count:An instance of <object>. If supplied, number of substitutions to make. Defaults to #f.
case-sensitive:An instance of <object>. Match case in regexp while parsing. Defaults to #f.
start:An instance of <object>. Where to start parsing the string. Defaults to 0.
end:An instance of <object>. If defined, where to stop parsing the string. Defaults to #f.

Return Values

changed-stringAn instance of <string>.

Description

This replaces all occurrences of regexp in input with new-substring. If count: is specified, it replaces only the first count occurrences of regexp. (This is different from Perl, which replaces only the first occurrence unless /g is specified) New-substring can contain backreferences to the regexp. For instance,

regexp-replace("The rain in Spain and some other text",
               "the (.*) in (\\w*\\b)", "\\2 has its \\1")
	    

returns "Spain has its rain and some other text". If the subgroup referred to by the backreference was not matched, the reference is interpreted as the null string. For instance,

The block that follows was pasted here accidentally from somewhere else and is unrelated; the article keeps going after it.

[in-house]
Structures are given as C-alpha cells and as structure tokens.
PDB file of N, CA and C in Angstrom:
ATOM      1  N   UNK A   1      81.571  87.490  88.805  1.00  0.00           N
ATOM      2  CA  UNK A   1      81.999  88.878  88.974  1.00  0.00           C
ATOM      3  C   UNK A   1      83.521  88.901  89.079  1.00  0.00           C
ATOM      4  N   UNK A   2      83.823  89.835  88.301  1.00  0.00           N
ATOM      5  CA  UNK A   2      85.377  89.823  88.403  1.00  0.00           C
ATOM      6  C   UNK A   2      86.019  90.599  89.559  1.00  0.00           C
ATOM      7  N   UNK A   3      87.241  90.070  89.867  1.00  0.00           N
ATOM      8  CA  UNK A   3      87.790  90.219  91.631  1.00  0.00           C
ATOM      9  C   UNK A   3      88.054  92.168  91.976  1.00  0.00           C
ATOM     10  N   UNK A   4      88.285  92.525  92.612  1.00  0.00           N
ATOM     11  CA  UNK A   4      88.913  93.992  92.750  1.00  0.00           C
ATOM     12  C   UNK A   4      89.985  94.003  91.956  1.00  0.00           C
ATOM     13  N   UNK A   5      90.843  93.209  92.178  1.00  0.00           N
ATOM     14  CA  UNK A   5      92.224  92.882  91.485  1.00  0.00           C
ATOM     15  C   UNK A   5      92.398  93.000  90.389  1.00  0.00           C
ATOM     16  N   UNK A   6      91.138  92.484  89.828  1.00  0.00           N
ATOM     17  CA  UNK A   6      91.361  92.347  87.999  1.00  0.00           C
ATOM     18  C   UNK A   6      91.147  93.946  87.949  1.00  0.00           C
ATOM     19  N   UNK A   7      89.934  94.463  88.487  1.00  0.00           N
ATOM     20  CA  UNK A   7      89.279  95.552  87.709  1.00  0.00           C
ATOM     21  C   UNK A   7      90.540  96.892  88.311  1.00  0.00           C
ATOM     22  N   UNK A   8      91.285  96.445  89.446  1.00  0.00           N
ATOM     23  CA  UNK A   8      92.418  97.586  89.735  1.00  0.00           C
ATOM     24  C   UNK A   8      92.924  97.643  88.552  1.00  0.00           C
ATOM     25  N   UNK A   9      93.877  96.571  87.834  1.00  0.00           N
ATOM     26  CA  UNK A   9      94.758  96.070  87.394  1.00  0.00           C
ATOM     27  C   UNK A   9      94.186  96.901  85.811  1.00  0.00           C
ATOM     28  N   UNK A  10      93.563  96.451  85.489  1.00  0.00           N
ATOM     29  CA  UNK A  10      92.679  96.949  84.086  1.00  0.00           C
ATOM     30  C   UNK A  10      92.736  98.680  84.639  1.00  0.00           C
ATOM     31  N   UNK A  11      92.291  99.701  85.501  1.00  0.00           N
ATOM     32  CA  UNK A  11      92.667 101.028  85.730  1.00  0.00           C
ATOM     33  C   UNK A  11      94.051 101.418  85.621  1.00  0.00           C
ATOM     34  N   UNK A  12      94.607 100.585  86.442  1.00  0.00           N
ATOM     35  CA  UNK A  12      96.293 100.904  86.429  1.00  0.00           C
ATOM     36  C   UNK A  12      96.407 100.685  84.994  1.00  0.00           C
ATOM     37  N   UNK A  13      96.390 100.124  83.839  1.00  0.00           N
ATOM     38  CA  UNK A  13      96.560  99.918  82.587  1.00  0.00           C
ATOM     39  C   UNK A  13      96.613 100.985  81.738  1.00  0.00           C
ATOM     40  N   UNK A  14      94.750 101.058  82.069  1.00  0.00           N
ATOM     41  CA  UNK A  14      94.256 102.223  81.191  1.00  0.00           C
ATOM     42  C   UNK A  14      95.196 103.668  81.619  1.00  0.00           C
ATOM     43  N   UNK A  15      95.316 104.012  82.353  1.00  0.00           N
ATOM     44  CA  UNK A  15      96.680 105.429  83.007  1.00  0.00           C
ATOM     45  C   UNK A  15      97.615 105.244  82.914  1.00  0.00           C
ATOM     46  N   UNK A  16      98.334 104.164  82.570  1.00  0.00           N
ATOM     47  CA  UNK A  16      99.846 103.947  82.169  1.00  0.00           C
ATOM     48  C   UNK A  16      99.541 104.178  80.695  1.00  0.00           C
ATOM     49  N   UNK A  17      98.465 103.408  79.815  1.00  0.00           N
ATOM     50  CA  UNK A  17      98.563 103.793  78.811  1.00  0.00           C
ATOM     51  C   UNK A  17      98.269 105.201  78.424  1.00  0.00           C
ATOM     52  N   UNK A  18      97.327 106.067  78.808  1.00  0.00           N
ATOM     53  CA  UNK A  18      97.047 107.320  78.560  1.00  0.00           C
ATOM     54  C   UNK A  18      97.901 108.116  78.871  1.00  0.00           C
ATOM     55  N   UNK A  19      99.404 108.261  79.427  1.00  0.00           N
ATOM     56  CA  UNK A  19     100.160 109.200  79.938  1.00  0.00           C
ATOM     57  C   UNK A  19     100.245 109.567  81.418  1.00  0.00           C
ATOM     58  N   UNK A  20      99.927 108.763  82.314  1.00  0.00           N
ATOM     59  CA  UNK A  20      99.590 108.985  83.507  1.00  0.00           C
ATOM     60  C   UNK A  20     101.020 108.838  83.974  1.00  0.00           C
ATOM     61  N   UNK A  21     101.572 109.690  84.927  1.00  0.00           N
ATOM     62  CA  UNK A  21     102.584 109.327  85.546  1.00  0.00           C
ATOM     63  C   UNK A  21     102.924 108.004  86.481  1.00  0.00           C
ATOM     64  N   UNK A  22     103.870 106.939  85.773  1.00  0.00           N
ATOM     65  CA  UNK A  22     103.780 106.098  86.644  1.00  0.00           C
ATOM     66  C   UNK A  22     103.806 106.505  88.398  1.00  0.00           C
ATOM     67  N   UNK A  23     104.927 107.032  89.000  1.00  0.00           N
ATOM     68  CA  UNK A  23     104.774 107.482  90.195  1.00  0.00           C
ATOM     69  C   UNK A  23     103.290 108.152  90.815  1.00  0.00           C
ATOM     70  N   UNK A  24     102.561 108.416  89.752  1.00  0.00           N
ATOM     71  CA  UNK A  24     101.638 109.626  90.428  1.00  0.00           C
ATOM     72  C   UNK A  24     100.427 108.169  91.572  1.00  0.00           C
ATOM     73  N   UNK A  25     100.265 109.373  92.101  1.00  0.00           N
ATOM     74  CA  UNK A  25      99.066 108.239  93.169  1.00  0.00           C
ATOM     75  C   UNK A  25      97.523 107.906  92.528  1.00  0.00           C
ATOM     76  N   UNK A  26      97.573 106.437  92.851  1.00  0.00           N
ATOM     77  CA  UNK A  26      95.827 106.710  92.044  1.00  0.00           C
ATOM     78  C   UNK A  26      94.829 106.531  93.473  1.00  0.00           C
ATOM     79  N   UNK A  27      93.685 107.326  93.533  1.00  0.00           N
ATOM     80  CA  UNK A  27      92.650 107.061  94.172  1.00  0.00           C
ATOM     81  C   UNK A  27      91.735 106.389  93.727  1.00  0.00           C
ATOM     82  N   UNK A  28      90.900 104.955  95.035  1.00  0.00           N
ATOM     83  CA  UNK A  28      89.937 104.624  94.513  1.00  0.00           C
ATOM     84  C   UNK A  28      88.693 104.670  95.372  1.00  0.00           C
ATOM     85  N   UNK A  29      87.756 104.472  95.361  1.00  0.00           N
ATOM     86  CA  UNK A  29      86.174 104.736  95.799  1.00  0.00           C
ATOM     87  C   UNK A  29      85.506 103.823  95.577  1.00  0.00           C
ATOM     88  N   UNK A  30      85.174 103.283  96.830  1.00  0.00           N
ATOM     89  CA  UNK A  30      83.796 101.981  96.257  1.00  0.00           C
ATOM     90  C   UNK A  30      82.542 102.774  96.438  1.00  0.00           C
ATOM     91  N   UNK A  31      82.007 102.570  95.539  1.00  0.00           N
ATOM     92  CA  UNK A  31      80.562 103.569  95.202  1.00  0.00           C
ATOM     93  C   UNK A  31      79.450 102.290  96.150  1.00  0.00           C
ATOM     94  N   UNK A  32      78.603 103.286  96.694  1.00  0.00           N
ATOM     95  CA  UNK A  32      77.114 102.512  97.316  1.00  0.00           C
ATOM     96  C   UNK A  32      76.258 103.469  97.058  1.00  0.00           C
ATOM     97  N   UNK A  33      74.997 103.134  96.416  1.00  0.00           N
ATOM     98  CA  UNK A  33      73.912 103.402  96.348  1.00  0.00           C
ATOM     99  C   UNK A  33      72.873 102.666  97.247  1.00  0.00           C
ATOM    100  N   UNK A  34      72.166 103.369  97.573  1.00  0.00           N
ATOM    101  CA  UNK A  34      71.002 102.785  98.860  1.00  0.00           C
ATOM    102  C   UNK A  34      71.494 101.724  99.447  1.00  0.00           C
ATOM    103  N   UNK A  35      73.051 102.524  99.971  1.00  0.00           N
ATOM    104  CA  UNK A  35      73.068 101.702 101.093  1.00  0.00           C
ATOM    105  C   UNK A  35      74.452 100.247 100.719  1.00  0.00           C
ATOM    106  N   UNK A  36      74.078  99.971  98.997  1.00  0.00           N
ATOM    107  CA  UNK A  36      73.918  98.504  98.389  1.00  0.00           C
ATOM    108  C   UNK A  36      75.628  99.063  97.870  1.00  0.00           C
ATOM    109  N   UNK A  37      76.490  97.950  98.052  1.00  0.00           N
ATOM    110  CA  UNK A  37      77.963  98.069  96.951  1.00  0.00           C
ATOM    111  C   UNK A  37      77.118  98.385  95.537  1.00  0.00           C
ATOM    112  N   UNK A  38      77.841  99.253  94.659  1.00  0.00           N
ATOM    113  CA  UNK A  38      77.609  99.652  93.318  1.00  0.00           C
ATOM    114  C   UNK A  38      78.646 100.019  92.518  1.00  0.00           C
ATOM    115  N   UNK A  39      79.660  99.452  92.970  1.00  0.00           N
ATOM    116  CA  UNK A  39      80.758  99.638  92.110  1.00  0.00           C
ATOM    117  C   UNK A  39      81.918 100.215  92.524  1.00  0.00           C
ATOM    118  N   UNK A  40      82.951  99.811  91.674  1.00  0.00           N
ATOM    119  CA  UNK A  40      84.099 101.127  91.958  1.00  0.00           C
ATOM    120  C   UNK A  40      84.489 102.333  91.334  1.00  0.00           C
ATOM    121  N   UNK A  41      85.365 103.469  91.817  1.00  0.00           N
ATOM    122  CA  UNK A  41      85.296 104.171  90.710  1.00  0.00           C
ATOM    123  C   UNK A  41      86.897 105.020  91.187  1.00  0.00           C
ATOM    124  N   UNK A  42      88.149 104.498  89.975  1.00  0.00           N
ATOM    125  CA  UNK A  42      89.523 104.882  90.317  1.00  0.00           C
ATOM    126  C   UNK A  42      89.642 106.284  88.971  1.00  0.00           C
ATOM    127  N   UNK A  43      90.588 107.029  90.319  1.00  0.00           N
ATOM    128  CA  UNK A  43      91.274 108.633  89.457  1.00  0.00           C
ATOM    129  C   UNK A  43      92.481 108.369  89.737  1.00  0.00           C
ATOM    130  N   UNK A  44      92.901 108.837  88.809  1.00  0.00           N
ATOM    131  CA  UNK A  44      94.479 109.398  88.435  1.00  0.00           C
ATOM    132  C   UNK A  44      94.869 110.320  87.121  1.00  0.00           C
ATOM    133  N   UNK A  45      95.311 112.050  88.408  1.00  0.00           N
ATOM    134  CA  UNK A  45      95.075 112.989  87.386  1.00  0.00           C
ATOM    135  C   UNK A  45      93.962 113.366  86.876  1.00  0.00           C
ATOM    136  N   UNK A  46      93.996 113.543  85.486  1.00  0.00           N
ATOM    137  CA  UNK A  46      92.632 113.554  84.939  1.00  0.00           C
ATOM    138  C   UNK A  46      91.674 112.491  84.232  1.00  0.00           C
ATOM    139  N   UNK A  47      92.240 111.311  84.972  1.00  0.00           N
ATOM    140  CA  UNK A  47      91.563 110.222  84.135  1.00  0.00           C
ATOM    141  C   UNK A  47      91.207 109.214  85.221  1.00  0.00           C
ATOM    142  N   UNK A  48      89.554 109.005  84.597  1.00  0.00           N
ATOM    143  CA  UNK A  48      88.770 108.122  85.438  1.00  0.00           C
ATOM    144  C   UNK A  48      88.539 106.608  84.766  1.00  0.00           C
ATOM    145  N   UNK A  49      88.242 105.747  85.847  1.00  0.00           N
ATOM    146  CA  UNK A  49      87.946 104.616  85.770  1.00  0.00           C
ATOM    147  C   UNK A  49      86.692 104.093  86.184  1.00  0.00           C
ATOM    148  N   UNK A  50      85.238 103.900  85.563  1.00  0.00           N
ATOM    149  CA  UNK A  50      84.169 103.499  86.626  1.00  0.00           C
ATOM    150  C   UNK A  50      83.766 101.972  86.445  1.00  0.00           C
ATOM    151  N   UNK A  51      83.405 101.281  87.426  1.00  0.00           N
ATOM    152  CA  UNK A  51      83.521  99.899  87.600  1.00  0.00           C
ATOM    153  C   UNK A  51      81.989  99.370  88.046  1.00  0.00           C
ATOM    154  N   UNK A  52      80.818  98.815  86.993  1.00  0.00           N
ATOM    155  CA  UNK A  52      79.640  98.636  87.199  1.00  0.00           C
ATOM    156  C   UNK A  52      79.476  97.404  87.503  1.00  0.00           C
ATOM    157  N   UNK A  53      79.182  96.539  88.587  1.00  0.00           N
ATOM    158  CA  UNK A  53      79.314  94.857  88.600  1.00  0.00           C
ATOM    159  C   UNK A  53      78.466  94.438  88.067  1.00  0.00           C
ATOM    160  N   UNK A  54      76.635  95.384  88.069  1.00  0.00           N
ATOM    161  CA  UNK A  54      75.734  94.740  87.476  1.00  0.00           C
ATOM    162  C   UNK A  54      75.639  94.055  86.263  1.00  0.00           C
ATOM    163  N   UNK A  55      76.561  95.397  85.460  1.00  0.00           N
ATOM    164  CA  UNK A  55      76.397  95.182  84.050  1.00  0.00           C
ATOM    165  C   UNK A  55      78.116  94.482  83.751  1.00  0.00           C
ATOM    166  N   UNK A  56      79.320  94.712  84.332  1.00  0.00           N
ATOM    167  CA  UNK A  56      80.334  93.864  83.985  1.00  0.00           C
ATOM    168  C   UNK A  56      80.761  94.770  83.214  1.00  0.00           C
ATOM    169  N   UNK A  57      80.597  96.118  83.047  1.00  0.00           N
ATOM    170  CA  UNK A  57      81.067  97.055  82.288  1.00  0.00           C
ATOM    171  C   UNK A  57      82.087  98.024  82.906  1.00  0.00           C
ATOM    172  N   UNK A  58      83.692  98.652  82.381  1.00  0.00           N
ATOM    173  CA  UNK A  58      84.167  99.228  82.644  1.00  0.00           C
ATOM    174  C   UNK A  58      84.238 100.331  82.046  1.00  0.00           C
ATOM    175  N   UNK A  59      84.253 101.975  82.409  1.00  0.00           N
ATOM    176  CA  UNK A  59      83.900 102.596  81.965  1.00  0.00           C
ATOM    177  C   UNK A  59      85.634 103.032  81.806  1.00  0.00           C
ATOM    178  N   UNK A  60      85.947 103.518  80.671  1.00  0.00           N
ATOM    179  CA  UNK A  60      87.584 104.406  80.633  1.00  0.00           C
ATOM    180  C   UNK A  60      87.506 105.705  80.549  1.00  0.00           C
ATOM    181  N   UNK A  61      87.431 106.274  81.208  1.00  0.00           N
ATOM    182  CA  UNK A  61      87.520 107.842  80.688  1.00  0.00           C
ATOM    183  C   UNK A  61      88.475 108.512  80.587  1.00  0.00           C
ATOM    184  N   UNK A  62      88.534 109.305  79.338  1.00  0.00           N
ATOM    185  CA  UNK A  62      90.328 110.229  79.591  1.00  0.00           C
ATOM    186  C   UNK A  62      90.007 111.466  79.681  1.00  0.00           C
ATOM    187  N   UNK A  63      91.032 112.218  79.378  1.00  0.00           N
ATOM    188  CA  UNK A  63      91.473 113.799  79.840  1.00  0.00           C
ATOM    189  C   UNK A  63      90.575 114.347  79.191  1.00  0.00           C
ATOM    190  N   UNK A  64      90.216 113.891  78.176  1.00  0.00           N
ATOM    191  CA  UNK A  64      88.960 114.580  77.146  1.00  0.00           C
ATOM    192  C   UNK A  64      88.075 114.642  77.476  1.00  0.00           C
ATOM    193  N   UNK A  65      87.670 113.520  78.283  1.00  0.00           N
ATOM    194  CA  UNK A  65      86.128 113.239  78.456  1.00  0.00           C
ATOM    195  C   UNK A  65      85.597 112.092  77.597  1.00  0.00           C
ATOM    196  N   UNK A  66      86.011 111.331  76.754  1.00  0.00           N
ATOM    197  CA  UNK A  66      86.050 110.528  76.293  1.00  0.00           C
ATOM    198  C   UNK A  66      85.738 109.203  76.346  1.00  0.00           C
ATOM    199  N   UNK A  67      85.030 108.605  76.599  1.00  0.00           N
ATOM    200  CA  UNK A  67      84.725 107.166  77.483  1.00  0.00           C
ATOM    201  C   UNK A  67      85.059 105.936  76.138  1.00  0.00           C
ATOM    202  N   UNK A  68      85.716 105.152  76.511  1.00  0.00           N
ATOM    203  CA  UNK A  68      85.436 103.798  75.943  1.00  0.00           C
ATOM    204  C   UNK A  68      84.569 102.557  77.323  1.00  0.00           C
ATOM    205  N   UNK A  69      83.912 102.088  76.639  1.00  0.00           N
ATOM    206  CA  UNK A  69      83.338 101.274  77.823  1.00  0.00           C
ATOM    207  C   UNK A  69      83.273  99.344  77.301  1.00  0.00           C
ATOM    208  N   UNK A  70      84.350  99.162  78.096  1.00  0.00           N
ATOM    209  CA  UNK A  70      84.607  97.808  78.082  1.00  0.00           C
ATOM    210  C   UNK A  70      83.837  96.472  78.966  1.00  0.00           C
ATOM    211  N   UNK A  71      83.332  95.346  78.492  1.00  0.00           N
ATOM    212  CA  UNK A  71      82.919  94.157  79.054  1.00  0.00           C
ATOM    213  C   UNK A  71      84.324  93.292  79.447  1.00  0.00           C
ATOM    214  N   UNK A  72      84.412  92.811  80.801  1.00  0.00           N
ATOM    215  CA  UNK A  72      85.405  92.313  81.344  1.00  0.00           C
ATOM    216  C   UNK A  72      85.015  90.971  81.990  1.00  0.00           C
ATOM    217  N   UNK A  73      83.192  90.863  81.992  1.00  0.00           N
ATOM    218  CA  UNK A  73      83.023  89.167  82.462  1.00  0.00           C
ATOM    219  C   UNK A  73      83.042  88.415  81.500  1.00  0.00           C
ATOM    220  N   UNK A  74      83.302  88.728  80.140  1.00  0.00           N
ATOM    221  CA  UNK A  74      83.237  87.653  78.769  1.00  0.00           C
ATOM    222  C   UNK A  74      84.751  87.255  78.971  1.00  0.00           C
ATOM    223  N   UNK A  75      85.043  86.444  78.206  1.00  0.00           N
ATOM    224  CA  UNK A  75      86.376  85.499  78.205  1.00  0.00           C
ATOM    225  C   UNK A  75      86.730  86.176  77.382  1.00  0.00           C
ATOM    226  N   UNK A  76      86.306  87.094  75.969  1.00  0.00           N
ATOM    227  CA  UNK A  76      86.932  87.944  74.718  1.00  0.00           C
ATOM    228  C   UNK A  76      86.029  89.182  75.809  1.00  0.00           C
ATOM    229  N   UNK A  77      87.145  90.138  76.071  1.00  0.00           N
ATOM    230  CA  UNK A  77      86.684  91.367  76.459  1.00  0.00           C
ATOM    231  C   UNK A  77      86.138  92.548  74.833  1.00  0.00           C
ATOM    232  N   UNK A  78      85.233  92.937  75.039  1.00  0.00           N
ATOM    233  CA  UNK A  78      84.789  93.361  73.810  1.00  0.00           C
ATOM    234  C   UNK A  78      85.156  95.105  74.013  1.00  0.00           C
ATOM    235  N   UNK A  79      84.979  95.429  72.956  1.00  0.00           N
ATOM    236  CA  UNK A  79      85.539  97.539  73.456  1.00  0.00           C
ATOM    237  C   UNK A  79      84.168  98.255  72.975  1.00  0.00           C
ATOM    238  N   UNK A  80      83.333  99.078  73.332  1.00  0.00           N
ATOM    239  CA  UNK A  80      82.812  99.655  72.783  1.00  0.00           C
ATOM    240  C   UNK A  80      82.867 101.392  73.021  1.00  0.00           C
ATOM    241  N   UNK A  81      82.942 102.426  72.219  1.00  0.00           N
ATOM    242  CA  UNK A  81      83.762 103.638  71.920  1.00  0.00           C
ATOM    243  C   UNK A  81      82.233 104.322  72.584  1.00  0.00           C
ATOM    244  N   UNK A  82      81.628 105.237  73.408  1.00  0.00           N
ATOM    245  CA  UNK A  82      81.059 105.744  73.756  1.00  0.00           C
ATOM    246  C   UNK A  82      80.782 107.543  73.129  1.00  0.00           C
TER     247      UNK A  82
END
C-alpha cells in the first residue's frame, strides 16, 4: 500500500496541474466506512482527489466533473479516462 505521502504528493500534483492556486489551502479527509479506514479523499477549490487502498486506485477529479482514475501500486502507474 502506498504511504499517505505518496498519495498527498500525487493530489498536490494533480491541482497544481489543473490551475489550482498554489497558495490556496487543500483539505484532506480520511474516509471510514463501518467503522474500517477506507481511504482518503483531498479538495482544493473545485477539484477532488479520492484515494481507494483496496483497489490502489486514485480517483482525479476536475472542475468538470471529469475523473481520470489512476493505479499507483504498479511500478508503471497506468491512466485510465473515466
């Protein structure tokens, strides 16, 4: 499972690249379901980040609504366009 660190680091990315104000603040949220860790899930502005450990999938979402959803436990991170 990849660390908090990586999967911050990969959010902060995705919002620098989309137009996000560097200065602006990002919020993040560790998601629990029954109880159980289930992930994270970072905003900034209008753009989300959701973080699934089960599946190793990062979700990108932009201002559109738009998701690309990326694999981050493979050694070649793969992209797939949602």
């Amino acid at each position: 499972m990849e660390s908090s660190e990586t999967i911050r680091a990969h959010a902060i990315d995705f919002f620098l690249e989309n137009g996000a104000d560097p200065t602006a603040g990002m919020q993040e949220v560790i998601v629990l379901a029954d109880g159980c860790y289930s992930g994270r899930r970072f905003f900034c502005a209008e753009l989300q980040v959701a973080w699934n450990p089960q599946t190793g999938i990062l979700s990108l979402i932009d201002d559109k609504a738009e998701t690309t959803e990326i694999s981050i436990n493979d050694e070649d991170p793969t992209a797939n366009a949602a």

regexp-replace("Hi there", "Hi there(, Bert)?",
               "What do you think\\1?")
	    

returns "What do you think?" because ", Bert" wasn't found.


translate[Method]

Equivalent to Perl's tr. Does a character by character translation.

Synopsis

translate (input, from-set, to-set, #key delete, start, end) => (output)

Parameters

inputAn instance of <string>. The string to translate.
from-setAn instance of <string>. String specification of a character set.
to-setAn instance of <string>. Another character set.
delete:An instance of <object>. If #t, any characters in the from-string that don't have matching characters in the to-string are deleted. Defaults to #f.
start:An instance of <object>. Where to start parsing the string. Defaults to 0.